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I put the tomatoes and chilies in the oven then retreated outside.  C a n   n o t  c o o k  when it is this hot.  I hosed off the patio, which lowered the temp a good 15 degrees.  Then I sat down in the big quilty wing chair which has been sitting there for several weeks since the farm to table. Nothing like a little fountain to cool and calm~

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Elsewhere in the garden, the plants like this oleander loved the heat, in full bloom~

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and this, one of my favorite hibiscus I planted; they love the heat~


Though it was almost 100 degrees, as soon as I sat down in the quilty chair, Biscuit was in my lap, spread out with head on the generous arm of the chair.  A moment later, Honey was there too, watching for birds or lizards.  So much for cooling down, with the fur babies on my lap.  I had a wonderful time reading the Julia Child bio Dearie that Barbara gave me at the Farm to Table.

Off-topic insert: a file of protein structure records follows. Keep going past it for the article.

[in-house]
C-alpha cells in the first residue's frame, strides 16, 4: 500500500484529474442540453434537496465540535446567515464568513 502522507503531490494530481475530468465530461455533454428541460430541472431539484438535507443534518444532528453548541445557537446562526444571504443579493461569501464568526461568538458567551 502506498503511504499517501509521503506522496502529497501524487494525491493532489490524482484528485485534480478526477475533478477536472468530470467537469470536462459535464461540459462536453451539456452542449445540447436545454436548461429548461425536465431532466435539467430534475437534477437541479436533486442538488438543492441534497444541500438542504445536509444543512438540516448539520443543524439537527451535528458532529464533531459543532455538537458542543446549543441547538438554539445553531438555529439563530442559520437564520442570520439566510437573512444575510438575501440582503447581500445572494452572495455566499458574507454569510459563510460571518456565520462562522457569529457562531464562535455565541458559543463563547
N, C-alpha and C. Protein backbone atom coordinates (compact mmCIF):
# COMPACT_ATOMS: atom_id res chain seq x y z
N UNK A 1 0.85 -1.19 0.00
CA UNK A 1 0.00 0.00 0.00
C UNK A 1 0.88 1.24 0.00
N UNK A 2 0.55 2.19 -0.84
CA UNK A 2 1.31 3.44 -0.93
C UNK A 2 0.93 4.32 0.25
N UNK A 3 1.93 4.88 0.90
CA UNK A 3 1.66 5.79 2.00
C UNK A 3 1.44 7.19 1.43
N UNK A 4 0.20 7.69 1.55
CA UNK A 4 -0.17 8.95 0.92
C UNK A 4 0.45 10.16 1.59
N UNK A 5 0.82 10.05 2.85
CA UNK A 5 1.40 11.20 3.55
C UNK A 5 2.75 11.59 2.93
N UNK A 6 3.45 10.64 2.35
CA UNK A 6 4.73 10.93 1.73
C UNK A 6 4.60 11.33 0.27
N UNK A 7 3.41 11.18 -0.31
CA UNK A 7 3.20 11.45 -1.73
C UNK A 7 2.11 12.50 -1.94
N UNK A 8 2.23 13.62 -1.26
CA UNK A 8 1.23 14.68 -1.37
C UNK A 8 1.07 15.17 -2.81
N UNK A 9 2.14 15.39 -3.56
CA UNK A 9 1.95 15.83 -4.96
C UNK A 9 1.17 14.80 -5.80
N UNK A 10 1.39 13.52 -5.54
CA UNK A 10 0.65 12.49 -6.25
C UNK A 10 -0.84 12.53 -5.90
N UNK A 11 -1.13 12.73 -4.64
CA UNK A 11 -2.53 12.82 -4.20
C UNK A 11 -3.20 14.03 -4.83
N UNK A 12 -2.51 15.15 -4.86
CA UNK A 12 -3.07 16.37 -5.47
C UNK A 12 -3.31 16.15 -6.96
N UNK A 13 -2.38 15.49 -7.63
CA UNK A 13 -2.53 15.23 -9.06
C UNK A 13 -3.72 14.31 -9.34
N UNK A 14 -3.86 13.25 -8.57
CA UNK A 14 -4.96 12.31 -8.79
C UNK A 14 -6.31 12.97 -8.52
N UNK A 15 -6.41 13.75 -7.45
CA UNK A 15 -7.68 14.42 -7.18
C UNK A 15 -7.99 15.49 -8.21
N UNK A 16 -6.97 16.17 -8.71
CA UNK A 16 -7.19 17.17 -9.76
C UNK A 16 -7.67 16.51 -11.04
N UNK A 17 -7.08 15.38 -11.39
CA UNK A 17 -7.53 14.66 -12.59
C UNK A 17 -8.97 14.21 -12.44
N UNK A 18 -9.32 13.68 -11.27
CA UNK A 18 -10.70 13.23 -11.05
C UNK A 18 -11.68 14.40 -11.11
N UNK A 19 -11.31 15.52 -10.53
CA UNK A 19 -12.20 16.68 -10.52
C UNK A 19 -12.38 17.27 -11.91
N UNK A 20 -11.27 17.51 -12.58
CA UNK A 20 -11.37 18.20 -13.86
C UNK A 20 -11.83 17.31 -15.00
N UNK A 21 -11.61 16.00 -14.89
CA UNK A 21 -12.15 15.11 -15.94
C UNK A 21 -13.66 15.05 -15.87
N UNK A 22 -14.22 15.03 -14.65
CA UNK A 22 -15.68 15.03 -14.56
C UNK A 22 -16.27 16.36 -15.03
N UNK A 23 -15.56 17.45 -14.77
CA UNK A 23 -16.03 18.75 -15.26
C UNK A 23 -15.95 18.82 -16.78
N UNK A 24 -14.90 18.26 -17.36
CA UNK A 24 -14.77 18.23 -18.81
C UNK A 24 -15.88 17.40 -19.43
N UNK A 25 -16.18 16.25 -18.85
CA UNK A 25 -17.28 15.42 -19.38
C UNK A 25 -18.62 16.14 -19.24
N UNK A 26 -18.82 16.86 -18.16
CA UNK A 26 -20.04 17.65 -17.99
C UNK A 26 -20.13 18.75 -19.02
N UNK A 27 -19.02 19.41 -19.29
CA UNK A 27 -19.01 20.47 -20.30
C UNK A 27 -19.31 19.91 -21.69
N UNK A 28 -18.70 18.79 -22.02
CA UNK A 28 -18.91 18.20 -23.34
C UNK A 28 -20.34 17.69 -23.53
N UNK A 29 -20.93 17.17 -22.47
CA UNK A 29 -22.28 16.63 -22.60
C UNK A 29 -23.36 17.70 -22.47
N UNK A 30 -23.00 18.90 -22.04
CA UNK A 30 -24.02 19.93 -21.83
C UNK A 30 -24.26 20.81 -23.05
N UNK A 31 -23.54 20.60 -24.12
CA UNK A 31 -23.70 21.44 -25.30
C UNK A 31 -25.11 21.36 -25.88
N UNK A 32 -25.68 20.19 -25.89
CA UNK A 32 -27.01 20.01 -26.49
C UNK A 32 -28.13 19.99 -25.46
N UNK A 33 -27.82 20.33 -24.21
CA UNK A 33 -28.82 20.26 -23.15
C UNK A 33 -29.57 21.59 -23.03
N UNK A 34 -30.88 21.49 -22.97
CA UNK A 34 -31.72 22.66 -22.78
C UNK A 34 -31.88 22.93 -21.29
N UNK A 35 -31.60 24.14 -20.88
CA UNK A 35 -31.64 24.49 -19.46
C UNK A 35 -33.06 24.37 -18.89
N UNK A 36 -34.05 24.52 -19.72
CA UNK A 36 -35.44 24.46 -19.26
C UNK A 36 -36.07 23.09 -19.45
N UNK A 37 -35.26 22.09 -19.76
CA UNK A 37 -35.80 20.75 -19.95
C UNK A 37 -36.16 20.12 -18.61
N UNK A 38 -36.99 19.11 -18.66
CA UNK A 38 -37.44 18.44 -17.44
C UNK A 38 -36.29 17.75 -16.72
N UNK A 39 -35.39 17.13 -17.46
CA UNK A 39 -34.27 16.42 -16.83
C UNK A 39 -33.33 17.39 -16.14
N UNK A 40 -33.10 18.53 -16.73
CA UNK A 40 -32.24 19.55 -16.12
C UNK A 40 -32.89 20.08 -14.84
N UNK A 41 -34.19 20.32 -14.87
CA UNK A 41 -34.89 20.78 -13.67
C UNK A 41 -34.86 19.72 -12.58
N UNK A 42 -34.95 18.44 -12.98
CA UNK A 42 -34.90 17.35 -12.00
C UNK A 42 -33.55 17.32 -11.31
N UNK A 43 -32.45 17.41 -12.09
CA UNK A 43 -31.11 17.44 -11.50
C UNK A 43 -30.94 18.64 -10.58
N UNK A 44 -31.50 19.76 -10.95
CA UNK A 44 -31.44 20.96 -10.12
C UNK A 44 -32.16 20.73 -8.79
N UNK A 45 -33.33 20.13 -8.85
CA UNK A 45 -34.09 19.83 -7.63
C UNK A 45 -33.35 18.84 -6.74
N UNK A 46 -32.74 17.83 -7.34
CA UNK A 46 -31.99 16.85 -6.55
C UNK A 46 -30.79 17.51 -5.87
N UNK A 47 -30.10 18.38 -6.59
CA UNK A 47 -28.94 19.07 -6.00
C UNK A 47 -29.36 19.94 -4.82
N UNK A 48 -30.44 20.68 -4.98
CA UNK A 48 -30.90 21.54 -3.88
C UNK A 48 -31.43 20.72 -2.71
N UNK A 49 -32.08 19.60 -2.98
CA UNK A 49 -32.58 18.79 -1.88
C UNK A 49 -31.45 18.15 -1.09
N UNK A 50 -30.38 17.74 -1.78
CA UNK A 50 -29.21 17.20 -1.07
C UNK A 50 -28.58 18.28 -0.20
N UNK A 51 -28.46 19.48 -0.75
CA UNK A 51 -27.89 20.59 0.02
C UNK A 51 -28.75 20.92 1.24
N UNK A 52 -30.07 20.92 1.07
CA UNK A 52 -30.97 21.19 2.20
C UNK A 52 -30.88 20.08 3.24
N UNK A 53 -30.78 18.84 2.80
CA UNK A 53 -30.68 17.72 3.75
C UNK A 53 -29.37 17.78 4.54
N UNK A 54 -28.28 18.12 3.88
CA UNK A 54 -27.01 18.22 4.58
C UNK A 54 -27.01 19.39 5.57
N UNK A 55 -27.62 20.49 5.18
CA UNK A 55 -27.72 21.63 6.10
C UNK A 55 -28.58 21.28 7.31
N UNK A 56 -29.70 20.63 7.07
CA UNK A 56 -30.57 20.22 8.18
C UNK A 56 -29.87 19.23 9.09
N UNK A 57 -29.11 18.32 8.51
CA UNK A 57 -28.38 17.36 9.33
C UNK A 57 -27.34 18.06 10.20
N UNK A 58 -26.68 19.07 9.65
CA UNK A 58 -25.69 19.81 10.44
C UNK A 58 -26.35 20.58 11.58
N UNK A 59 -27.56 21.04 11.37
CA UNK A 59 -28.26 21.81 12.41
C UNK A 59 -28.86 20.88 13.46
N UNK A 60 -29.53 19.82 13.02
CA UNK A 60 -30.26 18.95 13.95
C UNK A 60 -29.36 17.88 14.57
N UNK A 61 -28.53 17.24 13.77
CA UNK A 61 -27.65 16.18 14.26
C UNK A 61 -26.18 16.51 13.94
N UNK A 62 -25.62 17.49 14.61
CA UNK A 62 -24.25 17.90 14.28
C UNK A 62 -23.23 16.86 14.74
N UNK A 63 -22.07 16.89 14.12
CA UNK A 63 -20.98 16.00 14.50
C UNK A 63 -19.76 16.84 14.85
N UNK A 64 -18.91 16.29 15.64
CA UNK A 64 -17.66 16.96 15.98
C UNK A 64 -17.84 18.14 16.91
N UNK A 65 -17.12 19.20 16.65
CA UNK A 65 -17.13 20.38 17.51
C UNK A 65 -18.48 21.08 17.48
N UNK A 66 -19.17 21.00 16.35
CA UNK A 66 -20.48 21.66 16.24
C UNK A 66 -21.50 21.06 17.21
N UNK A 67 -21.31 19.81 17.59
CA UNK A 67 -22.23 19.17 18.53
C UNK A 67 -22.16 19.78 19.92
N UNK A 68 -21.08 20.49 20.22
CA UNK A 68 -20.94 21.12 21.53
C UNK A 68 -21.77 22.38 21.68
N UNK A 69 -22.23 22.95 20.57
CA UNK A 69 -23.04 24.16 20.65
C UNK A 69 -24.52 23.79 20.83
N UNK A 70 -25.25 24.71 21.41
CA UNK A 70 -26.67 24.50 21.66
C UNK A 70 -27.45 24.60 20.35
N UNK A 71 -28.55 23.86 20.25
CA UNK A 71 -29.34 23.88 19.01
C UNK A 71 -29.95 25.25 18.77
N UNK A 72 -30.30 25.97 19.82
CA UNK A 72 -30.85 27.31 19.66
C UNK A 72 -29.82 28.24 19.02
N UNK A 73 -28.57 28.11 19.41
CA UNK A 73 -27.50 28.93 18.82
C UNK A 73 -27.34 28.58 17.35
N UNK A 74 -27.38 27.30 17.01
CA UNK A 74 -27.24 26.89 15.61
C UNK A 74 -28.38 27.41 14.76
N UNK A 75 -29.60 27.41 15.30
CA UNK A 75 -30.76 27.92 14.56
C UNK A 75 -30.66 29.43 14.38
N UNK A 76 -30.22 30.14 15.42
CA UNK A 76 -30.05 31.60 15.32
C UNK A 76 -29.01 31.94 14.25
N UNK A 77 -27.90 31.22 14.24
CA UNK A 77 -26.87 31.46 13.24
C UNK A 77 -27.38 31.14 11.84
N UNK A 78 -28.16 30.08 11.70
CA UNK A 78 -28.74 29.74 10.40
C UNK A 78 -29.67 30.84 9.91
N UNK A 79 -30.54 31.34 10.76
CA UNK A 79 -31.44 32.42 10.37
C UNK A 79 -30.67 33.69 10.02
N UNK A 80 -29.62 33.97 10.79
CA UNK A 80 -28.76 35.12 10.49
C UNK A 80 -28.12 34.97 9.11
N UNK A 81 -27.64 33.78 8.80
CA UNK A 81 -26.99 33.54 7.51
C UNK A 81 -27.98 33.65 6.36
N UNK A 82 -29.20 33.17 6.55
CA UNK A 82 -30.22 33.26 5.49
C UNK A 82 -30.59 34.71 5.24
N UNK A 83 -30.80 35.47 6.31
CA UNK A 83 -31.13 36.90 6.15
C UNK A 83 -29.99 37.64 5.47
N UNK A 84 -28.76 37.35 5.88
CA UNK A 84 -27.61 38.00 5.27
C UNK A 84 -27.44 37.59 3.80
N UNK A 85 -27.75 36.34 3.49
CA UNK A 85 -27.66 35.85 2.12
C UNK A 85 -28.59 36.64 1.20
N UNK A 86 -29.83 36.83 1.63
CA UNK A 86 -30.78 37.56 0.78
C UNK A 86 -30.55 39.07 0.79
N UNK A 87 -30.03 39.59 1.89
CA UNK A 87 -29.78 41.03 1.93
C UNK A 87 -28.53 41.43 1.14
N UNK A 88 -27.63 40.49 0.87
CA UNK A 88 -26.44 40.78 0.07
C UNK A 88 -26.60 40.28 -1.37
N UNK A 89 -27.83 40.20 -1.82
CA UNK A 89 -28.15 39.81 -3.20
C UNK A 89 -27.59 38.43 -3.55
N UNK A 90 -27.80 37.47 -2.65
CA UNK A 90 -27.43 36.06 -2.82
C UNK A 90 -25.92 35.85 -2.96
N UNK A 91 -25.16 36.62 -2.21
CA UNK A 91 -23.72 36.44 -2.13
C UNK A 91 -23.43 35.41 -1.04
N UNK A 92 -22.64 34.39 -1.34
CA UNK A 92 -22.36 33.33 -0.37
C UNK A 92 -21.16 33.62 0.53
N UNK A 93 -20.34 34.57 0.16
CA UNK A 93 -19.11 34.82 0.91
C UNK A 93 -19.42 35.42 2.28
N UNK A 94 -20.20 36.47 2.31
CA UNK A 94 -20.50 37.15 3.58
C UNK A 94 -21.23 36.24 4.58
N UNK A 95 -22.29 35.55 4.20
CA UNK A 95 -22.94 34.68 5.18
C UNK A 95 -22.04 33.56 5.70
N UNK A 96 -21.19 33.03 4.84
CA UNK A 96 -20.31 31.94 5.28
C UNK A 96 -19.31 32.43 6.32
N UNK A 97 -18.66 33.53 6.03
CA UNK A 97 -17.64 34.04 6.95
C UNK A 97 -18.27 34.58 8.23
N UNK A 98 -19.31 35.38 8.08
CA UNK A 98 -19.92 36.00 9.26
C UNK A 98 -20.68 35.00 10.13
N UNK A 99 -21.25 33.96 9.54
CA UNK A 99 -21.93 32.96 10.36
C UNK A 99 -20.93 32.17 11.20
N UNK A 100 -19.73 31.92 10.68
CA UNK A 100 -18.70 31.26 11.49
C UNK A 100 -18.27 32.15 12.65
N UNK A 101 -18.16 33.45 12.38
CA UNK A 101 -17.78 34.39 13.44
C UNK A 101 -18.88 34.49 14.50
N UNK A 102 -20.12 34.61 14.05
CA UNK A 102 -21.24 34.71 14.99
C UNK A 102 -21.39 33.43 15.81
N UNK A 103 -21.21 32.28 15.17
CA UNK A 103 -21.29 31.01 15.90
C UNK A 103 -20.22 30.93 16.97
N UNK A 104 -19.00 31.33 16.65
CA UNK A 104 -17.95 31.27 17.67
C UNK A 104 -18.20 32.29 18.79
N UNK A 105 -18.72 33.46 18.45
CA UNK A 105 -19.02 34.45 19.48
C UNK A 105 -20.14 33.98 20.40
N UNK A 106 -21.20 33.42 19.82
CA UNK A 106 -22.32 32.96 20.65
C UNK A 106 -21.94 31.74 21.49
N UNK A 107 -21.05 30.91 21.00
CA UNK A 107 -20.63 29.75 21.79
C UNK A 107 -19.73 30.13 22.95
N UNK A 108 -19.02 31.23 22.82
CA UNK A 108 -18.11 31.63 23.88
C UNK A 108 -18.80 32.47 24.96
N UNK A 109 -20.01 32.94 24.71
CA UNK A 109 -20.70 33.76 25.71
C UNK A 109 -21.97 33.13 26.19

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A while later, the chiles and tomatoes were roasted like this; I should note that I learned how to do this from R…so credit where it is due…~

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Puree in the robot or mini-prep to get a sauce~

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Dad and I had this sauce over our tiny filets of sole bought at Mitsua.  He loved it as did I.  Perfect bite on a hot night.  The rest of the sauce was jarred and half of it given to my favorite farmers today; the other half will be saved for Christmas gifts.  Next week I will give a jar each to Cindy & Don.  I really love this just over a scrambled egg for breakfast. 

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I wonder which camp you are in for hot weather….hot or cool….try this sauce if you like hot, it’s a good one…